George Zimmerman, who shot 17-year old Trayvon Martin and killed him, was found not guilty by a court and was acquitted of second-degree murder and manslaughter, the NY Times reports.
After three weeks of testimony, the six-woman jury rejected the prosecution’s contention that Mr. Zimmerman had deliberately pursued Mr. Martin because he assumed the hoodie-clad teenager was a criminal and instigated the fight that led to his death.
Mr. Zimmerman said he shot Mr. Martin on Feb. 26, 2012, in self-defense after the teenager knocked him to the ground, punched him and slammed his head repeatedly against the sidewalk. In finding him not guilty of murder or manslaughter, the jury agreed that Mr. Zimmerman could have been justified in shooting Mr. Martin because he feared great bodily harm or death.
The jury, which had been sequestered since June 24, deliberated 16 hours and 20 minutes over two days. The six female jurors entered the quiet, tense courtroom, several looking exhausted, their faces drawn and grim. After the verdict was read, each assented, one by one, and quietly, their agreement with the verdict.
The case began in the small city of Sanford as a routine homicide but soon evolved into a civil rights cause examining racial profiling and its consequences — an issue barred from the courtroom — and setting off a broad discussion of race relations in America. Mr. Martin, with his gray hooded sweatshirt and his Skittles — the candy he was carrying — became its catalyst.
Even President Obama weighed in a month after the shooting, expressing sympathy for Mr. Martin’s family and urging a thorough investigation. “If I had a son,” Mr. Obama said, “he’d look like Trayvon.”
Saturday night when the verdict was read, Mr. Zimmerman, 29, smiled slightly. His wife, Shellie, and several of his friends wept, and his parents kissed and embraced.
Sybrina Fulton and Tracy Martin, who lost their son a few weeks after his 17th birthday, were not in the courtroom.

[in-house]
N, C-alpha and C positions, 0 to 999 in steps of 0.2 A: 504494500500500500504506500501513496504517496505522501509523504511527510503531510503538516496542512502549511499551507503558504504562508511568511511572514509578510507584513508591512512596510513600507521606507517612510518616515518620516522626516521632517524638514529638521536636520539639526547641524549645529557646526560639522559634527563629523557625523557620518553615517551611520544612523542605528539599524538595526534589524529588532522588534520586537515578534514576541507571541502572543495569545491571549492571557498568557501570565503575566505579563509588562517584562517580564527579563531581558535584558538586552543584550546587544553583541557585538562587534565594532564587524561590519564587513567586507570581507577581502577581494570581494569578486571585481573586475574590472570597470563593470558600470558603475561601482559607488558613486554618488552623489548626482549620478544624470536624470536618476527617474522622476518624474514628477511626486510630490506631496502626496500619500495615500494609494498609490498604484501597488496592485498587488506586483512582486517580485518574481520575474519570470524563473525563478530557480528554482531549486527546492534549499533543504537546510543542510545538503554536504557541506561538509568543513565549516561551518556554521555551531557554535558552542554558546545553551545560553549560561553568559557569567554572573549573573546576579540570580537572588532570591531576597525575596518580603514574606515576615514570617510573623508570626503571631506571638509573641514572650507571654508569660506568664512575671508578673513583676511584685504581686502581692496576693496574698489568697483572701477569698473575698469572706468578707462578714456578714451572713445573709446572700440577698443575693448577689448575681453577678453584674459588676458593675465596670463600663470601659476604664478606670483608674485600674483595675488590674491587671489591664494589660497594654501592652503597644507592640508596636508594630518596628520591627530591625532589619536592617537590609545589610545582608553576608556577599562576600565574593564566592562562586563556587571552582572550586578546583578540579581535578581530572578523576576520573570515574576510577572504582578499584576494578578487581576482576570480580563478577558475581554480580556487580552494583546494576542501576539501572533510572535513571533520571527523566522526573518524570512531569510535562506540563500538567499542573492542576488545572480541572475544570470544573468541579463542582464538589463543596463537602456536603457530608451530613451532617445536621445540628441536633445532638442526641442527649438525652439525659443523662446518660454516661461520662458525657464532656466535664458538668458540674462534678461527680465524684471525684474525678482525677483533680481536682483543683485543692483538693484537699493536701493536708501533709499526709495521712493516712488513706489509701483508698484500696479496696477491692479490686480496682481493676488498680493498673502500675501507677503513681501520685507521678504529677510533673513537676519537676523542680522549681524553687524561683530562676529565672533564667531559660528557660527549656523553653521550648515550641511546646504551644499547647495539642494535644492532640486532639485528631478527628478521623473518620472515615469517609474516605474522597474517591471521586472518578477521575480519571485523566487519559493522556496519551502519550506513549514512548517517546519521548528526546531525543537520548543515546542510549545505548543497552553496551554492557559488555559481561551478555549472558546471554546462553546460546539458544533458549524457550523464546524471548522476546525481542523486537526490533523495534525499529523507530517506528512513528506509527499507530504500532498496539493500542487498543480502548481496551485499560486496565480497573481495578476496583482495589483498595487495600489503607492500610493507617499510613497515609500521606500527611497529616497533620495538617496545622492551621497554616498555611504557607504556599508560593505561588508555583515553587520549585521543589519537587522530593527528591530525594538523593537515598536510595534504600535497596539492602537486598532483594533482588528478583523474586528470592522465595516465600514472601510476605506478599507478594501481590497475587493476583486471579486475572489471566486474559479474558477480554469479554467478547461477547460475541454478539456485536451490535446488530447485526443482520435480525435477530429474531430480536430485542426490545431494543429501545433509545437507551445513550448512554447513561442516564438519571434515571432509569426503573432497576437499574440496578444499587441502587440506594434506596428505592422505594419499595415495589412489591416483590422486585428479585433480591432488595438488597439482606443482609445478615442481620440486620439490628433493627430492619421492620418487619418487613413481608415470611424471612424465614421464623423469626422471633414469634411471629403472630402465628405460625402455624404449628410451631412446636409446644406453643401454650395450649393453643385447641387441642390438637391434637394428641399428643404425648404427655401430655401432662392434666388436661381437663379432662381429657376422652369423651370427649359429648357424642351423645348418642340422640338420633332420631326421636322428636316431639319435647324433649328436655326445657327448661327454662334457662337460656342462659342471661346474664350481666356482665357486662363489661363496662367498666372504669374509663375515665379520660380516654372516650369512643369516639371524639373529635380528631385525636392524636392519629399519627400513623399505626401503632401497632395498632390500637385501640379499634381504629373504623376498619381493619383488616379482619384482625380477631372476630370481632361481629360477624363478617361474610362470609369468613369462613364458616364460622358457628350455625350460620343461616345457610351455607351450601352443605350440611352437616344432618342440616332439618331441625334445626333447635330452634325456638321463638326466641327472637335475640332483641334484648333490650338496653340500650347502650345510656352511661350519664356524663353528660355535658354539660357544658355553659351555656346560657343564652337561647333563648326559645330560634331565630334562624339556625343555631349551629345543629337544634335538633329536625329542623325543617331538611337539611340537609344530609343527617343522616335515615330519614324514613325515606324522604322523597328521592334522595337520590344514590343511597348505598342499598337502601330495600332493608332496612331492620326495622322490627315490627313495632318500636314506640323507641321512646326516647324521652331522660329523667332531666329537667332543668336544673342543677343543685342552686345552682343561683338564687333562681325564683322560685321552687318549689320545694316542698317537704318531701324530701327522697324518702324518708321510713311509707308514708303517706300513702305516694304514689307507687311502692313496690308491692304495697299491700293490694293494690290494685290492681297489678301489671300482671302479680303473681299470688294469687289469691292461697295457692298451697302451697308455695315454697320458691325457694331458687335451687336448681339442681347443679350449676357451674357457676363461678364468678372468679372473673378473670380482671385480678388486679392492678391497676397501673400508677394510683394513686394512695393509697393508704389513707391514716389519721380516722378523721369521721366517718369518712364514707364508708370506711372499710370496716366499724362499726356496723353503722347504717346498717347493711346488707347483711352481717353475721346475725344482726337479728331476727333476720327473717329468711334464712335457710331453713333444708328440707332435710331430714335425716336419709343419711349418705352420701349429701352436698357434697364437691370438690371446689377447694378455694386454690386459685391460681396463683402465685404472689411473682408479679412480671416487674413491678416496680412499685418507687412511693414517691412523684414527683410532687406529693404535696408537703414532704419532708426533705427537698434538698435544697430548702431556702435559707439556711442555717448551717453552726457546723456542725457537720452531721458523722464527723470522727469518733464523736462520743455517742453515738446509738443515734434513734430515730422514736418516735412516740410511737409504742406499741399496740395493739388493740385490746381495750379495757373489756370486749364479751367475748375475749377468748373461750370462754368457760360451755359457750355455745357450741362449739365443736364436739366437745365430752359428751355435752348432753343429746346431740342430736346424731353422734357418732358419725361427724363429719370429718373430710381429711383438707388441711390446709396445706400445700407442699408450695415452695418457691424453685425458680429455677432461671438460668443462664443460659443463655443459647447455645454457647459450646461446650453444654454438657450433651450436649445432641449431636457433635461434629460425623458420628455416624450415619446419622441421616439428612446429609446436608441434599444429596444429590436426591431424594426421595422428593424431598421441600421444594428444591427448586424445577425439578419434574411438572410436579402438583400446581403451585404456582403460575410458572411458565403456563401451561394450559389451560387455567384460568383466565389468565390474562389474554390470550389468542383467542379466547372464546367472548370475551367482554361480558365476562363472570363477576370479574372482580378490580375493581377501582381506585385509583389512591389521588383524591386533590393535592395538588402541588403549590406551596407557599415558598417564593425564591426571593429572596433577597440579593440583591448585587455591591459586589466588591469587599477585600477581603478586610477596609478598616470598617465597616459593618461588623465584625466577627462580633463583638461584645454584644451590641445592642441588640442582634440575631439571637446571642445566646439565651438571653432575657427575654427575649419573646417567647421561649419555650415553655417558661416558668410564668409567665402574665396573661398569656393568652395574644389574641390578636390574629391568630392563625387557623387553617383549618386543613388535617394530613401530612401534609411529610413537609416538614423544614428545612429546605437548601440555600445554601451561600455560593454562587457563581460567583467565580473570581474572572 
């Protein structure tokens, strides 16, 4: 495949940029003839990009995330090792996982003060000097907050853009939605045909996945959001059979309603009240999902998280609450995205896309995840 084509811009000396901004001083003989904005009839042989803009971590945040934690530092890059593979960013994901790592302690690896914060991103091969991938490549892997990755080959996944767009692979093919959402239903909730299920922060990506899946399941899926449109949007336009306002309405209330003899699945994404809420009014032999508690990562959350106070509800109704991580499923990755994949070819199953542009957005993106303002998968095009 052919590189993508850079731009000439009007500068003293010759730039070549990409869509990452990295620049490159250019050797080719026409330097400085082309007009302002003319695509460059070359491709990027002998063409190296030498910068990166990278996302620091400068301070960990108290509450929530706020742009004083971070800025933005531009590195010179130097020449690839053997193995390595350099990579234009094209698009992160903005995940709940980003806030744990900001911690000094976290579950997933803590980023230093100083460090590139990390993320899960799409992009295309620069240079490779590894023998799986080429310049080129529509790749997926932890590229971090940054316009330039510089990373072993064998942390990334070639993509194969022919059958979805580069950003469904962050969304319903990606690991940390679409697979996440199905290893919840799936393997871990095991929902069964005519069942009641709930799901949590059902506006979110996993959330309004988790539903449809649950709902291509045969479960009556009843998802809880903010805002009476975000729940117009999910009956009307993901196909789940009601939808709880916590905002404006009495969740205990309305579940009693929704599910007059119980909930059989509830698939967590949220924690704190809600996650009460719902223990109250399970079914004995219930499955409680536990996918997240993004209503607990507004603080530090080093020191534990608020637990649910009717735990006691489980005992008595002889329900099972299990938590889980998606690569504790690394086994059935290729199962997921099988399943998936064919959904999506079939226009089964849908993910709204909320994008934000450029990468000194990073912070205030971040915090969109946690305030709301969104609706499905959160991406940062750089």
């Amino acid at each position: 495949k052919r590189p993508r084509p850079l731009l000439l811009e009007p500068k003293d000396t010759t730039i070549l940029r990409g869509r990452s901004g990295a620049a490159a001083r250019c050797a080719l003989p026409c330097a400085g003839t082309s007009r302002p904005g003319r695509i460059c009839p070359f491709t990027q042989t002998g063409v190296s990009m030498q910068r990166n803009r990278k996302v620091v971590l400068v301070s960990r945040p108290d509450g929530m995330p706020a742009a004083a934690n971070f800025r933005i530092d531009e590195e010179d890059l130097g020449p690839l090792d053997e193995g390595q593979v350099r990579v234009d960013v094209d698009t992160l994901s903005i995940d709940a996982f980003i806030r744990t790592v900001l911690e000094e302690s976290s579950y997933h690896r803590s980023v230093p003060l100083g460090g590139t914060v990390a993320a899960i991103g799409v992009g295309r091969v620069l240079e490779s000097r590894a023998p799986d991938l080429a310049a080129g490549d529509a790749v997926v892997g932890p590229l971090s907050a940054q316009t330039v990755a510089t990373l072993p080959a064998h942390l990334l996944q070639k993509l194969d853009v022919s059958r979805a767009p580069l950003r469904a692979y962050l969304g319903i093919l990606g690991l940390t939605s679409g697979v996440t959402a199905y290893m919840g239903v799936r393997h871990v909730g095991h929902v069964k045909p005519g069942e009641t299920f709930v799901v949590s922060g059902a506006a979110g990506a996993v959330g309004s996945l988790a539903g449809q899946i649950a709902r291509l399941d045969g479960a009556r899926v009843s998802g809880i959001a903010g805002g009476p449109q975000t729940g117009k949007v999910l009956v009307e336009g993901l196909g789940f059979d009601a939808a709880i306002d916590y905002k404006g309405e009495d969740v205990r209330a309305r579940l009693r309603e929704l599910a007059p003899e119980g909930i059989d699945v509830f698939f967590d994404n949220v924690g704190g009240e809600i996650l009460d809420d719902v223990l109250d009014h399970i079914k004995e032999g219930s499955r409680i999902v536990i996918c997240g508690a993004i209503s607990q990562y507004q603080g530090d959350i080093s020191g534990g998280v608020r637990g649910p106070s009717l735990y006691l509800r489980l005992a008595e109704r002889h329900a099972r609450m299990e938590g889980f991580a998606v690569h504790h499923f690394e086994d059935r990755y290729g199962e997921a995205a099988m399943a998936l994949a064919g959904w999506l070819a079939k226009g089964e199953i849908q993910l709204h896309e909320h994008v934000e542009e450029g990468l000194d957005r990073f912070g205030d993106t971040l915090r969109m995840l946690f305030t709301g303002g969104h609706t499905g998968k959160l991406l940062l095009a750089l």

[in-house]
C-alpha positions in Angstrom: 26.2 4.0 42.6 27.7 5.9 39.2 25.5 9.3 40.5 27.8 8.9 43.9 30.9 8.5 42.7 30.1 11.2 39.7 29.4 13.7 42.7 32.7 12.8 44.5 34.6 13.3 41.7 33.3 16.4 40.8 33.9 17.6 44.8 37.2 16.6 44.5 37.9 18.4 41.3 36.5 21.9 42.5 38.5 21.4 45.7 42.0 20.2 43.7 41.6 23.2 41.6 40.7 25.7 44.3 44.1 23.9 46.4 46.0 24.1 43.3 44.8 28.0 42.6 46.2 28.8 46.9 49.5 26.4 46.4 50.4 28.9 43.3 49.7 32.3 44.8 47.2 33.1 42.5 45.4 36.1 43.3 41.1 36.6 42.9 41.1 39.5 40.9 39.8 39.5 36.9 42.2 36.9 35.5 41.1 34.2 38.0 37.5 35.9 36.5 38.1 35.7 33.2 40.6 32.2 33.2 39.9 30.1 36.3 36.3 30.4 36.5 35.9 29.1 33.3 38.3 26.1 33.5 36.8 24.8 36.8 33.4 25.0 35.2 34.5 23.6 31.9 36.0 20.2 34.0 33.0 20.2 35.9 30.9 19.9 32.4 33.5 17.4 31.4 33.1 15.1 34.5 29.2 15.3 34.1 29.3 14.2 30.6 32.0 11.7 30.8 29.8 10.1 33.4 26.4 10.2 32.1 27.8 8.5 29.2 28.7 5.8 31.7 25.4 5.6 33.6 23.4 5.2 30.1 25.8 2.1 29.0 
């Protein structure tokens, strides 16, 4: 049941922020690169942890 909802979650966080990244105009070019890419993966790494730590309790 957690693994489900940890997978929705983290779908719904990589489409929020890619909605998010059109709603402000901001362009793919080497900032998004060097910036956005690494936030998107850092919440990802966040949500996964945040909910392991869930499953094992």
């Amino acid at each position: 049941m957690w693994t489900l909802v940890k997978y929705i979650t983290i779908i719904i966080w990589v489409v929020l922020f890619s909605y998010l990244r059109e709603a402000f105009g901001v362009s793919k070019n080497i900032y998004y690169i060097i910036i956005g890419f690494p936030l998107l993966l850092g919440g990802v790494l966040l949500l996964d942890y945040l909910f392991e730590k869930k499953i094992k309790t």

After the verdict, Judge Debra S. Nelson of Seminole County Court, told Mr. Zimmerman, who has been in hiding and wears a bulletproof vest outside, that his bond was revoked and his GPS monitor would be cut off. “You have no further business with the court,” she said.
Outside the courthouse, perhaps a hundred protesters who had been gathering through the night, their numbers building as the hours passed, began pumping their fists in the air, waving placards and chanting “No justice, no peace!” Sheriff’s deputies lined up inside the courthouse, watching the crowd, who were chanting peacefully, but intently.
By 11:20, more than an hour after the verdict had been read, the crowd outside the courtroom had begun to dwindle; fists were no longer aloft, placards had come down.
Among the last of the protesters to leave the courthouse lawn was Mattie Aikens, 33, of Sanford. She had been standing outside since noon, holding a bag of Skittles and a can of Arizona watermelon drink, which Mr. Martin was carrying the night he was shot. More than an hour after the verdict, she was still shocked. “He should have went to prison,” she said. “He should have just got guilty, guilty, guilty, guilty.”
Mark O’Mara, one of Mr. Zimmerman’s lawyers, said, “George Zimmerman was never guilty of anything except firing the gun in self-defense.”